This is displayed no better than on the topic of speech. The justifications given for restricting government’s ability to regulate speech often come down to unjustified fears such as: if they can take away your right to speak, they can take away everyone’s right to speak. While technically this is true, the reasoning behind it, if used to evaluate all laws would negate the existence of any of them. Laws by their very nature always compel some sort of behavior from somebody. The potential for a slippery slope to become reality exists everywhere ideas take hold, whether in the public or the private realm. Yet, it is well known among logicians that this “slippery slope” argument is a fallacy, because one event does not determine the next, each is contextual, and there are ways of intervening. The 1st Amendment to the Constitution being reified has become untouchable. This has led to a coarsening of discourse which has helped to further paralyze politics and divide the American people to the point of anarchy.

 

The fear of government repression has also been supplemented by a sort of mystical belief in unregulated speech. A major tenet of U.S. political thought is that there’s a marketplace for speech, that if given free reign, the best ideas will win out over the others. To be valid backers of this idea would have to believe that the growth of pornography, and anti-family dogmas are themselves aspects of morality due to becoming enmeshed in contemporary culture. Of course, very few people would actually advocate the point of view that these ideas are moral;  hence, the contradiction is created between personal and political beliefs, i.e., advocating unrestrained public discourse and personal rejection of those utterances. Our ability to grow as individuals is denied to the political realm and hence our ability to grow collectively as a people is also denied, keeping us in a perpetual state of childlike ignorance.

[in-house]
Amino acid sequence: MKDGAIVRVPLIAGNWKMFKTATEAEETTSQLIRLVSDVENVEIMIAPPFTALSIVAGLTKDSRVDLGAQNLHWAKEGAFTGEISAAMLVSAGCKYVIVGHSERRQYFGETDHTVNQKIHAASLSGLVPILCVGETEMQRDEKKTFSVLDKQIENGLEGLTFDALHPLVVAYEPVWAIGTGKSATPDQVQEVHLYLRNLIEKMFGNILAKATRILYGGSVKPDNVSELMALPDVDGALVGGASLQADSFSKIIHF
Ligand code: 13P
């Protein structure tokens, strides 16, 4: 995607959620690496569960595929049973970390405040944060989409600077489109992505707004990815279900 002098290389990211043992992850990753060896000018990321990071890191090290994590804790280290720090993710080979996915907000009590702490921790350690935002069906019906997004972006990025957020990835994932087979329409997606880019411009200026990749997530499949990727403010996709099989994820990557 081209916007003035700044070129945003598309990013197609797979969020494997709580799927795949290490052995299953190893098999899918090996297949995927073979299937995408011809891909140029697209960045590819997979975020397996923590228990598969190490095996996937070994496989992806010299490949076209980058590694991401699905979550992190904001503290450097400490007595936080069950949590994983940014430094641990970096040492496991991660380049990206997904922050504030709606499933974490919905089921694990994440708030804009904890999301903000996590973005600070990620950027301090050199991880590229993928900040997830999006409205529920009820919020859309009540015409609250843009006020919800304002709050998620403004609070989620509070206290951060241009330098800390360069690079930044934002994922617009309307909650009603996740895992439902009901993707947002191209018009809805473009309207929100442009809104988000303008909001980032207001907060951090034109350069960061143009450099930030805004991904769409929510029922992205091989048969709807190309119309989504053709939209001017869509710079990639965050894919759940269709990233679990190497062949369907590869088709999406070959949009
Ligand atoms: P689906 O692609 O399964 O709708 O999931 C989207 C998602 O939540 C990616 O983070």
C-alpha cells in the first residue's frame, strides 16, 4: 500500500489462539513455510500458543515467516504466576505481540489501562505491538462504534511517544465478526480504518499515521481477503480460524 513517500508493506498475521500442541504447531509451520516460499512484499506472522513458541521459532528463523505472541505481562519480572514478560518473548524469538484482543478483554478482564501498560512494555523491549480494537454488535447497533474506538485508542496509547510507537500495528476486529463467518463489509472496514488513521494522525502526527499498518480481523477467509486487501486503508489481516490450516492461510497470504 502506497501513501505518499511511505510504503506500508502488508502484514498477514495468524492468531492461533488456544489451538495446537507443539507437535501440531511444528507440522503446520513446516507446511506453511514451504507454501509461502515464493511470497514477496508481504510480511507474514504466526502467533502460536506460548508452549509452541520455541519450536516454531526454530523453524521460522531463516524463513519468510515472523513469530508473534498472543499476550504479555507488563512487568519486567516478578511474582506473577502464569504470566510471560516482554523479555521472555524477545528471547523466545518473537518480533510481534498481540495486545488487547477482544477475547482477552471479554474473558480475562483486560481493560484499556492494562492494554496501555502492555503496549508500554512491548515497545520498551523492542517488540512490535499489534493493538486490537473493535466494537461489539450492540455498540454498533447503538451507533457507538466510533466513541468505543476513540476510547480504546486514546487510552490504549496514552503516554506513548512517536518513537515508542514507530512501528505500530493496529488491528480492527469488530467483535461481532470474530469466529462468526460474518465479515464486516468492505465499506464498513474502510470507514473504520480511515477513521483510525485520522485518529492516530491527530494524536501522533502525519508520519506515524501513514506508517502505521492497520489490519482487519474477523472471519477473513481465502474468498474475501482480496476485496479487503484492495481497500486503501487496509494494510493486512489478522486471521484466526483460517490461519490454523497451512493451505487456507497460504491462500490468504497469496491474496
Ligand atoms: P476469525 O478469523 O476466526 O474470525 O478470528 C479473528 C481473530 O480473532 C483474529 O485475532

When change eventually does come about it’s often very late in the process and is unable to prevent tragedies from occurring. When a people are collectively pushed into a corner with no means of escape they will often lash out and fight back, creating the changes necessary to survive. However, change should never be the functional equivalent of an individual having to fight for his life. Unfortunately, our political system, its philosophical works, and the words of its supporters who give it justification have consequences and have given it a legitimacy difficult to dislodge. The politically oriented massacres, which have now become a hallmark of American society, are bound to increase and become more accepted, as has inner city gang violence, and the heroin epidemic. The inability to curb dangerous forms of speech at the political level will literally tear this country apart.

 

A significant downside to modern society and the technology which it encompasses is how it effects the information we process. Whereas in previous eras the written word helped to form our opinions, now we receive information via images and five-second soundbites. The former stimulated cognitive thought, the latter emerges as reactions in the form of images and slogans, numbing the mind and making people susceptible to suggestions and emotions . As our environments have been more and more formed by technology the written word has come in to disuse, instead being replaced by the ease and flash of modern technology. With the decline of thought as a tool of comprehension, the content and quality of the discourse over the airwaves has become much more influential.